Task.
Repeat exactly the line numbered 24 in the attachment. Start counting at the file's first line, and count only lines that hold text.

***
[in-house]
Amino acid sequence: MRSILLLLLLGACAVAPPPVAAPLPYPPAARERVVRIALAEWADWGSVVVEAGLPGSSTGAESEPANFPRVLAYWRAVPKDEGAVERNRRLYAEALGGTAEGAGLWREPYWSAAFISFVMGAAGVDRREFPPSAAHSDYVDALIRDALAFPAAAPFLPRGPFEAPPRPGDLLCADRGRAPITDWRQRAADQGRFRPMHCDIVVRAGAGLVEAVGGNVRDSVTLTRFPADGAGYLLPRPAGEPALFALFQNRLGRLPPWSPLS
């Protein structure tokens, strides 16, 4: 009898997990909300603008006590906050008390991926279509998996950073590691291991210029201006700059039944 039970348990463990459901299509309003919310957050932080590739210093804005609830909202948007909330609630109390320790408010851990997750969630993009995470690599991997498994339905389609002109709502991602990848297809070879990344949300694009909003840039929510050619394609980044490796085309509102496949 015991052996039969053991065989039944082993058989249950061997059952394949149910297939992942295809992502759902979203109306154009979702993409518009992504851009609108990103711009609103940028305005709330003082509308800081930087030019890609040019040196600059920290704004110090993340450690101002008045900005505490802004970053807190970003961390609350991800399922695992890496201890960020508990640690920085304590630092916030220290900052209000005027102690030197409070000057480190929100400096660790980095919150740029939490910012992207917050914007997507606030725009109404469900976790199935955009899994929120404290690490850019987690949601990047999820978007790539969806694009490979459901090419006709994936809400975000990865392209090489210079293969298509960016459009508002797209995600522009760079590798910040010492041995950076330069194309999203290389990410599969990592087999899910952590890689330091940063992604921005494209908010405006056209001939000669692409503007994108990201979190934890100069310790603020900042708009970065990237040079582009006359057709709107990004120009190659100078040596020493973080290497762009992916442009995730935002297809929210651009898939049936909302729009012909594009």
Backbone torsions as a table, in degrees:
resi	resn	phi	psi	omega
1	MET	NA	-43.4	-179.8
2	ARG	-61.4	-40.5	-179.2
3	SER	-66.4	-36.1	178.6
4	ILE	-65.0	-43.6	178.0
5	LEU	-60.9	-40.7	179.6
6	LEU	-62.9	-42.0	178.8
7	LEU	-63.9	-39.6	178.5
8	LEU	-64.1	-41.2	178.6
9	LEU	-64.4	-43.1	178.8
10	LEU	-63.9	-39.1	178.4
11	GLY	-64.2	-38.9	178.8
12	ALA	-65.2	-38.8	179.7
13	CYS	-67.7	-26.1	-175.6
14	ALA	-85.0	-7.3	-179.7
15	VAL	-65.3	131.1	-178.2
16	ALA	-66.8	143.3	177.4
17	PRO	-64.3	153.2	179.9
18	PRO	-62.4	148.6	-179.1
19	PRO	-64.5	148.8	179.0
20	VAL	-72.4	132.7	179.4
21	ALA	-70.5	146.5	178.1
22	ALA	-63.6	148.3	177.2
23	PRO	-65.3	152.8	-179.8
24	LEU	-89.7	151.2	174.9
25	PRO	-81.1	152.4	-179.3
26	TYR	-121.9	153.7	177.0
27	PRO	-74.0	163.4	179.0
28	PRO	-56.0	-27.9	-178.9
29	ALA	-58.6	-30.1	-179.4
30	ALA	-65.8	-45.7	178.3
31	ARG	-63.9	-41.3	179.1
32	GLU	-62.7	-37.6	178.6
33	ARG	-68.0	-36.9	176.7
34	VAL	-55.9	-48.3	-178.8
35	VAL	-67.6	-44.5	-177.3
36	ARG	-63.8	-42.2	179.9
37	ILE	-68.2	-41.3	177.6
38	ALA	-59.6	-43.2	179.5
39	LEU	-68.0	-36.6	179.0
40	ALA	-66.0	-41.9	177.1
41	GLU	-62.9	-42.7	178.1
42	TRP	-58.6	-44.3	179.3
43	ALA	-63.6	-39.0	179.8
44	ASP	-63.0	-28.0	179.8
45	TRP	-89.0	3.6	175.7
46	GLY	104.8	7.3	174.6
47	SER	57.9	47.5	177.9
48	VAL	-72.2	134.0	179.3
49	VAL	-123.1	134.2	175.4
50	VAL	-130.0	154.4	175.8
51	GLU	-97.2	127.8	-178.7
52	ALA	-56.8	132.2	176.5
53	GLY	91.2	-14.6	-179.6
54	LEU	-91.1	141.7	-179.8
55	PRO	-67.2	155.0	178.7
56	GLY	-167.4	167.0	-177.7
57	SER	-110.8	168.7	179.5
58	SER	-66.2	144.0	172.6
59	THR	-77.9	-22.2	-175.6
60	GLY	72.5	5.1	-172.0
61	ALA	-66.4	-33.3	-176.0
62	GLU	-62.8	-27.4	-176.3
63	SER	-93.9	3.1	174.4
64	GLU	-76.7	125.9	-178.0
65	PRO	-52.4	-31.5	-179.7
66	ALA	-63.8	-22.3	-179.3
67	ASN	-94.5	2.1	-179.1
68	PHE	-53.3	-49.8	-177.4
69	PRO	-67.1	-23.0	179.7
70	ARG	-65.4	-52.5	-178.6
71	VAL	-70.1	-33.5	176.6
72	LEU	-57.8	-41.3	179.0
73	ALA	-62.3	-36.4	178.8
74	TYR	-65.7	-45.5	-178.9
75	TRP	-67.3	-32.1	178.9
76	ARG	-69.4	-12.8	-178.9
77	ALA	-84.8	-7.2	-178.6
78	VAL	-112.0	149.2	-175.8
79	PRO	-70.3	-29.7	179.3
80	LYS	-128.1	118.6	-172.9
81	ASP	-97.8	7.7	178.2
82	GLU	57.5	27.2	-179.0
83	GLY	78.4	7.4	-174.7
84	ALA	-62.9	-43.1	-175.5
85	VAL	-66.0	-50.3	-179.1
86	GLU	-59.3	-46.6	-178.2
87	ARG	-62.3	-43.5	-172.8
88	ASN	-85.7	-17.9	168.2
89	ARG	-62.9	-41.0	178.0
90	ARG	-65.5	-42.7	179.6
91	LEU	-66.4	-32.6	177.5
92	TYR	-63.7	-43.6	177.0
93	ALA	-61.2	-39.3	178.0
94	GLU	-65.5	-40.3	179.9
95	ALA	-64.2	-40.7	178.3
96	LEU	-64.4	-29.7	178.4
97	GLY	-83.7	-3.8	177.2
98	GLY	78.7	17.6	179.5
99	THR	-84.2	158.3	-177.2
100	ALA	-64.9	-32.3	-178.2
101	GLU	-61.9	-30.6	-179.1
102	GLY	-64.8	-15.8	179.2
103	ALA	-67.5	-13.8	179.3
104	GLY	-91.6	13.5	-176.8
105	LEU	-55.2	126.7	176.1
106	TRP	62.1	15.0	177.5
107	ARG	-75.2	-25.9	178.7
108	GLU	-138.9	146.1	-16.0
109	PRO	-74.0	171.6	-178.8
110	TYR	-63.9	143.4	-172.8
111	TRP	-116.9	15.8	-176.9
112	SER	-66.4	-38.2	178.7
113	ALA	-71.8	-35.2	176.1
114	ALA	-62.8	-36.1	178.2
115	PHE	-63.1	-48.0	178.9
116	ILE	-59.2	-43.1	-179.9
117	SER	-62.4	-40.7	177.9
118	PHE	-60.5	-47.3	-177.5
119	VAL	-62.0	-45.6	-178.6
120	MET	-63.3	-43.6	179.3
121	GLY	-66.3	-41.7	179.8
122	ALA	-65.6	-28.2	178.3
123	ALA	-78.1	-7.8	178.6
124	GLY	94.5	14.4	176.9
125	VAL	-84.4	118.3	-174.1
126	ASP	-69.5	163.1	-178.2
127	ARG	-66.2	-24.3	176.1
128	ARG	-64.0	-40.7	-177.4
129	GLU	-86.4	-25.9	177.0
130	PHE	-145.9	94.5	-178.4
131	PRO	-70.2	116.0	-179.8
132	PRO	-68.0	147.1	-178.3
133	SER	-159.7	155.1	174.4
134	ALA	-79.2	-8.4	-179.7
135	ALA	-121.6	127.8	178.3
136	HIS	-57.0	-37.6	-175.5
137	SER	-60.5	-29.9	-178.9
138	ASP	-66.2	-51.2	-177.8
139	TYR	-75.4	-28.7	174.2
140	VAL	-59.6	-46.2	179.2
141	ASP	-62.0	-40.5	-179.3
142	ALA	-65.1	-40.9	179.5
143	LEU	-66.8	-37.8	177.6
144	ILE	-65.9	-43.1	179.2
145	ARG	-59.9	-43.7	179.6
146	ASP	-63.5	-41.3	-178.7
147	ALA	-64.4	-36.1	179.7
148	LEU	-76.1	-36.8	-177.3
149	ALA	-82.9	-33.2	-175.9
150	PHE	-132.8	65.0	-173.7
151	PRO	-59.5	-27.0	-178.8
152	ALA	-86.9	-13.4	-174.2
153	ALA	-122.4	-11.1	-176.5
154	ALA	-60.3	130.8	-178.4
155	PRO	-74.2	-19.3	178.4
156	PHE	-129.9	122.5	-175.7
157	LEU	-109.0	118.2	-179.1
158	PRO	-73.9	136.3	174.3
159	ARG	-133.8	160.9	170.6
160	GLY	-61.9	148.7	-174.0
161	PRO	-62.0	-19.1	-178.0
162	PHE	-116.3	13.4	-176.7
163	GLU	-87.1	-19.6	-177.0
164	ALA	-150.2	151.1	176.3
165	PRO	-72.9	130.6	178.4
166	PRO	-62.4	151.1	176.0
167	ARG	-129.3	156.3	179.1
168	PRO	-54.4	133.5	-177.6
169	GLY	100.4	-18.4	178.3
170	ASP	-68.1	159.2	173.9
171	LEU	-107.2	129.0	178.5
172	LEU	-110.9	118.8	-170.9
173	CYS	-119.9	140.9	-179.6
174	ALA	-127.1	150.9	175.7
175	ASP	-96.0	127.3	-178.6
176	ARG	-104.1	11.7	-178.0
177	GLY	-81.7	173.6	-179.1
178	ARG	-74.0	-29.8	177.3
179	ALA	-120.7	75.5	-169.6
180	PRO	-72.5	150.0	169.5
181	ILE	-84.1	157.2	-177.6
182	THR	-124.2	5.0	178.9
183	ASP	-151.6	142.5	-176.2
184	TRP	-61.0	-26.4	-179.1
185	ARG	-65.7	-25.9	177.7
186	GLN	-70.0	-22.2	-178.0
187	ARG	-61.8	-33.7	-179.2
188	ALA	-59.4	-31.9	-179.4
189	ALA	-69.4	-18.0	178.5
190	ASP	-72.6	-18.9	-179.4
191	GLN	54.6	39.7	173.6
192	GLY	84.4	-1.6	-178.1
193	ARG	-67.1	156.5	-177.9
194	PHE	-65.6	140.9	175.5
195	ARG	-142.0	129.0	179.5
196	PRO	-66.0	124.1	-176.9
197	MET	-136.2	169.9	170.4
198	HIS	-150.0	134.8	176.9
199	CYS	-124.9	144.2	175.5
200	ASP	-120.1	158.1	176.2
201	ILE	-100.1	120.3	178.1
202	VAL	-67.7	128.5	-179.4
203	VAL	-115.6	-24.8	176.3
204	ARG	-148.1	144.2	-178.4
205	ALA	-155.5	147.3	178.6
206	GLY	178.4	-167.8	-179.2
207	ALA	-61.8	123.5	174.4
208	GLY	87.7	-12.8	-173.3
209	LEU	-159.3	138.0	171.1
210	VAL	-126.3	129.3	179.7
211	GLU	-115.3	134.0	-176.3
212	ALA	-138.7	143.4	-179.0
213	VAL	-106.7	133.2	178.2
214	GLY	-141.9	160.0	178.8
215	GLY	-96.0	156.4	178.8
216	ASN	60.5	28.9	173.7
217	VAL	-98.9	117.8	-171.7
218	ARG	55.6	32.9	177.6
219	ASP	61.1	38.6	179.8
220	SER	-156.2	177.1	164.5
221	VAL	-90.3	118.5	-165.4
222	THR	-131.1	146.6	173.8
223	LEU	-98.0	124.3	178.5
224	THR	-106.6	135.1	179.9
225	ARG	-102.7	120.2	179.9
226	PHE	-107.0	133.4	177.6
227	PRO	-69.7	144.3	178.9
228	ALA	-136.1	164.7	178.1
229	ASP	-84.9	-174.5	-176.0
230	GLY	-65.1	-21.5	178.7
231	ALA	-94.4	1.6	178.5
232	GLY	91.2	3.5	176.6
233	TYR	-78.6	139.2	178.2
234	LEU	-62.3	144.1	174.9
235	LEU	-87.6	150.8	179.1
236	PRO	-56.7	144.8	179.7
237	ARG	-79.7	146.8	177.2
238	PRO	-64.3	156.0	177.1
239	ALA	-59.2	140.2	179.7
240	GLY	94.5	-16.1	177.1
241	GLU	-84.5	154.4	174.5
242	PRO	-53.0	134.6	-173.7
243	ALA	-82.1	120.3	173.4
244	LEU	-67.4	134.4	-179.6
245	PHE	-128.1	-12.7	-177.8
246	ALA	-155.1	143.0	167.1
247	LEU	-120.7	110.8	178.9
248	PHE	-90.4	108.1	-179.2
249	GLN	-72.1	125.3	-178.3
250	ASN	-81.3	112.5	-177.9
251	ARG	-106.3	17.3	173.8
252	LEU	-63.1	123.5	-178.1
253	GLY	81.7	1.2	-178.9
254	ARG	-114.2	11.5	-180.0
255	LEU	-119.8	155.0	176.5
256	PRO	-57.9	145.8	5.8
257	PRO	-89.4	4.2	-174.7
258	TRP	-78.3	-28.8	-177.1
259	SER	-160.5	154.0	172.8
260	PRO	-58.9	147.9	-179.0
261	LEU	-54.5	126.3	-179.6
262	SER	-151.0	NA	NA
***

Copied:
19	PRO	-64.5	148.8	179.0